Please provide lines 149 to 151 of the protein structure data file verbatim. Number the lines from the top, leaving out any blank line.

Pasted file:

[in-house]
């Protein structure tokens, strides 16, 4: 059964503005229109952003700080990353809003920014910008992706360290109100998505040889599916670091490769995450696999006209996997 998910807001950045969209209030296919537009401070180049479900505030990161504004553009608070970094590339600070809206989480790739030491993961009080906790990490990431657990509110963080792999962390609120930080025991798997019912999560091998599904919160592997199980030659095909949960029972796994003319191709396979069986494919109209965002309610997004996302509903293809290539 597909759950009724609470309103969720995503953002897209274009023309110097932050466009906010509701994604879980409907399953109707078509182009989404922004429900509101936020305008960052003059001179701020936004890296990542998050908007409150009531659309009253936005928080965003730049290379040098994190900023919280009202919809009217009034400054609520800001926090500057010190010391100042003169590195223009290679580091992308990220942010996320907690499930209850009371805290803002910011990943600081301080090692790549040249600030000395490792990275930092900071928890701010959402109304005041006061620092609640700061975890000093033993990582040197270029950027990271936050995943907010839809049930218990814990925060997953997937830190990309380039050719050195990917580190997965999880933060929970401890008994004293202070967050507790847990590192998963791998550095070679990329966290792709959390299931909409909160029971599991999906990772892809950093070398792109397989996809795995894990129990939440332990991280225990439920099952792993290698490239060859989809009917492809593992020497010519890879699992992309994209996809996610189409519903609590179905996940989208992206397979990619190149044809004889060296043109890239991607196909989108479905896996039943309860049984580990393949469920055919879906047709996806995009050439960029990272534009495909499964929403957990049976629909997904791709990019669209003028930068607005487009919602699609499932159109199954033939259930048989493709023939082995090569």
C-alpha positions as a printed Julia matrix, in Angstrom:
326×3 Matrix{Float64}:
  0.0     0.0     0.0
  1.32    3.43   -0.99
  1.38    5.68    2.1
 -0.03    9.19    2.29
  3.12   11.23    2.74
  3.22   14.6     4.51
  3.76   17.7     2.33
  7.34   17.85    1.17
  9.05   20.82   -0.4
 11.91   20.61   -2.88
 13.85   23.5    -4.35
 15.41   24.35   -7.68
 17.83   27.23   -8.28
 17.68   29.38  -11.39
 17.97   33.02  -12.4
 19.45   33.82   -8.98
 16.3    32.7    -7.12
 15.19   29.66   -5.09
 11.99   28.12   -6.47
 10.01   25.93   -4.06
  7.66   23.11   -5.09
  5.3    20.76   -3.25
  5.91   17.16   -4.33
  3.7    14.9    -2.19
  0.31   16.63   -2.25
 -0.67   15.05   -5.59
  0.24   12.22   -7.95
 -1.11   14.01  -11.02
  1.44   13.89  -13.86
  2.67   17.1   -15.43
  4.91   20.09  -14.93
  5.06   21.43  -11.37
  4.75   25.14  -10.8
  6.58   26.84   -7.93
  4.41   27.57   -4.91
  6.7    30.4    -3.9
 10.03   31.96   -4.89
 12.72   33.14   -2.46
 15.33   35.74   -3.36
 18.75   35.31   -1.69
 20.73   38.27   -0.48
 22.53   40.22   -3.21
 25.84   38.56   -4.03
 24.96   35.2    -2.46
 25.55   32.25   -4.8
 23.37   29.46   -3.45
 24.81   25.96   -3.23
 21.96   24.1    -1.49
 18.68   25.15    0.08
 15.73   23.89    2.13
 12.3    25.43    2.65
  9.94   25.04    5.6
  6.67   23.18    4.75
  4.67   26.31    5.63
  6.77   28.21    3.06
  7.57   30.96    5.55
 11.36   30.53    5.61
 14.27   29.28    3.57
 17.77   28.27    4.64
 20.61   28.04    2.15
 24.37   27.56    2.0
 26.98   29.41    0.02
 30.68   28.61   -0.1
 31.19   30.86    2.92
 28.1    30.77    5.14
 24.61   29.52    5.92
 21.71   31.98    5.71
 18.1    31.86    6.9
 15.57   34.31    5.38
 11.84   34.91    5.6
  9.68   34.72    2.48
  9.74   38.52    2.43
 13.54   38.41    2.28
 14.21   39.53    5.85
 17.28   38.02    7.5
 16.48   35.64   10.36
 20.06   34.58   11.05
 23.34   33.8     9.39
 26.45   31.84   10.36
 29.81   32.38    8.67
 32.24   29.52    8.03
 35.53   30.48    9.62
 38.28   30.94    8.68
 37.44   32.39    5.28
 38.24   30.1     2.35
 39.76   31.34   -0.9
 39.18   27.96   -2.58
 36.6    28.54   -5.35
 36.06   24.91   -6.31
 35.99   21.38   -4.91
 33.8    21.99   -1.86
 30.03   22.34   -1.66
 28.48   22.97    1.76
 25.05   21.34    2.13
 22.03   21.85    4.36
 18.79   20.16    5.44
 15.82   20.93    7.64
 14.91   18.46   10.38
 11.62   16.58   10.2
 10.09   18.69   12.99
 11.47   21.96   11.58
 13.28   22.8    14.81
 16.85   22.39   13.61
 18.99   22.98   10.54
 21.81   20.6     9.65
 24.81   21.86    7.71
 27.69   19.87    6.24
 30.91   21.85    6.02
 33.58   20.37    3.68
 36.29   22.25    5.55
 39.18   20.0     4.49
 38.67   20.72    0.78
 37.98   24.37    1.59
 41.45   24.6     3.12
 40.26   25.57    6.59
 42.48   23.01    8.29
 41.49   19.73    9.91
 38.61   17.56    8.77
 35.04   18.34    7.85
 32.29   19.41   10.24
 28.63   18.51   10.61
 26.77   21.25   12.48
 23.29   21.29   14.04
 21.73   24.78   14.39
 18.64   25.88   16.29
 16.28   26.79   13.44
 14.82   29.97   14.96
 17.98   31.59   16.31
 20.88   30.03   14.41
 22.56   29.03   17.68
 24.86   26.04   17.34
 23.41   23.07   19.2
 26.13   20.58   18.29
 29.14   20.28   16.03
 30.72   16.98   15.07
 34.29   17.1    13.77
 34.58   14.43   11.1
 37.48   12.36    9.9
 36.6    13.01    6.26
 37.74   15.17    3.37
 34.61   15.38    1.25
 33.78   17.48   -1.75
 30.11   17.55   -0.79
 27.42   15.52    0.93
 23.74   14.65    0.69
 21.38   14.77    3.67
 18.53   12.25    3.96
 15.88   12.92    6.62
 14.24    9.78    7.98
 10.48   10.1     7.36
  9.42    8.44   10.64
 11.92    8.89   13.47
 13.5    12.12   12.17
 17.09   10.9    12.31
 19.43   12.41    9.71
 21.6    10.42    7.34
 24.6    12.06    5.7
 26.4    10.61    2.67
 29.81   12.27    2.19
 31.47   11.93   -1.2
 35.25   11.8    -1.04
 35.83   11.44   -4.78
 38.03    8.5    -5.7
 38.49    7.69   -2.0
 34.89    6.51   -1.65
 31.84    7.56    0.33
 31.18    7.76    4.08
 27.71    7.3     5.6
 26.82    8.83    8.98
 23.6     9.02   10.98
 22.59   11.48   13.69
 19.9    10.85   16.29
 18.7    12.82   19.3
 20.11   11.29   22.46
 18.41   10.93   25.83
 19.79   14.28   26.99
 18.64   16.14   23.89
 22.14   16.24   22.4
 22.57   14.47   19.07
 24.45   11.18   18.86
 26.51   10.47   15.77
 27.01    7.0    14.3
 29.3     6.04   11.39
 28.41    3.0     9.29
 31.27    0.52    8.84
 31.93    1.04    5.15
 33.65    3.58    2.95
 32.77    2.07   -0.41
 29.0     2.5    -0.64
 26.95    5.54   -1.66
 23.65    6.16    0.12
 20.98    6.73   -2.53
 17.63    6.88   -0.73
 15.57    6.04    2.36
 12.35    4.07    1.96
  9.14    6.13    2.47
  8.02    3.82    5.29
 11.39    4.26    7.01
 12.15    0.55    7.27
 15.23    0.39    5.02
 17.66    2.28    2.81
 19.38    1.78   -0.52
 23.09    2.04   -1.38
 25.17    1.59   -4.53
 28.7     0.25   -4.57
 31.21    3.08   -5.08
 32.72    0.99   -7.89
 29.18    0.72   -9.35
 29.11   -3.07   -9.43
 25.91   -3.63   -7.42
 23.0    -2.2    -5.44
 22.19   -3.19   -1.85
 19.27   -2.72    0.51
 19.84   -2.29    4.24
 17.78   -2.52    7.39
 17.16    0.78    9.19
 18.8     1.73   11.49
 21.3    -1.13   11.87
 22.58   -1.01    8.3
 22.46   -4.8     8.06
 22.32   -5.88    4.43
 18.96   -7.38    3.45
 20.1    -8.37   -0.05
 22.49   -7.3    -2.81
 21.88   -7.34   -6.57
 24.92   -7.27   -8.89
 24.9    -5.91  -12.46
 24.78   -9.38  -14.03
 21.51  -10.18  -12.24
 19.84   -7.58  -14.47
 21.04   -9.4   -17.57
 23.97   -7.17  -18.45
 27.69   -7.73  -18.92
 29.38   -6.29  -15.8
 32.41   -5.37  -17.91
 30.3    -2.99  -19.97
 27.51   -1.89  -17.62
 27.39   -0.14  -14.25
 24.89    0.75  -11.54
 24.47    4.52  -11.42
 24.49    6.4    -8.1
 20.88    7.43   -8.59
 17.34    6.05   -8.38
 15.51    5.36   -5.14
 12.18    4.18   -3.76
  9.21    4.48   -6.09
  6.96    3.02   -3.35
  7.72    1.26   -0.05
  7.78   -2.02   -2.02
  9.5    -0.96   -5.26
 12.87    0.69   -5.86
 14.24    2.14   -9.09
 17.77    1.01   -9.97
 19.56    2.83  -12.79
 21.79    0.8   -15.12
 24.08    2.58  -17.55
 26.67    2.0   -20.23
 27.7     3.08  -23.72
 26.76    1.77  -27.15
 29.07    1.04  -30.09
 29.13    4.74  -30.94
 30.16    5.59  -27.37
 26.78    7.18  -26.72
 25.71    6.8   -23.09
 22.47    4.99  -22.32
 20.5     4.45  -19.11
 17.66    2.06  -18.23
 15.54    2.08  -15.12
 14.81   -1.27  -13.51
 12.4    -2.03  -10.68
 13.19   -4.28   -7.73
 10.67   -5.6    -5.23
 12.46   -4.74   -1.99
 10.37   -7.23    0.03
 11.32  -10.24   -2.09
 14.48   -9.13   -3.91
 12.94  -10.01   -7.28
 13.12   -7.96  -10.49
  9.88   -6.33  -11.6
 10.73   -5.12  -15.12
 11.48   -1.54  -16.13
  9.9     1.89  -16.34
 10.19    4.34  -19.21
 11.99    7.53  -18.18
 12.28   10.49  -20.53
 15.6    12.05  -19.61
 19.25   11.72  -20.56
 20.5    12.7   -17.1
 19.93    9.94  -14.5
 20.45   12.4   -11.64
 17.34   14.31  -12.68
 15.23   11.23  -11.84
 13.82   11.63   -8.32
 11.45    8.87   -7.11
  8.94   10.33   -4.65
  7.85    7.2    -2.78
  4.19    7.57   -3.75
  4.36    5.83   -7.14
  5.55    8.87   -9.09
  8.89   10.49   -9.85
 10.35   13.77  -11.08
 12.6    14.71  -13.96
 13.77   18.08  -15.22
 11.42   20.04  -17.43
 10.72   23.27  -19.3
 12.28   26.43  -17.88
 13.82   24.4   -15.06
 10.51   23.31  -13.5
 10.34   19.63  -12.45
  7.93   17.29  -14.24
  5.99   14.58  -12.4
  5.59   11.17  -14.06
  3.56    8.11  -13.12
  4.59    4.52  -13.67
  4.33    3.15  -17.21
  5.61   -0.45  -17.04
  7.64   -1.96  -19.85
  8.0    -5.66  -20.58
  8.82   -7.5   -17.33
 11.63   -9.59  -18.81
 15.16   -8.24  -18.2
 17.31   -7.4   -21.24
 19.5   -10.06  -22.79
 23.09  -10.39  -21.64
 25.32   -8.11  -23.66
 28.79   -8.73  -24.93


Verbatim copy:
 23.74   14.65    0.69
 21.38   14.77    3.67
 18.53   12.25    3.96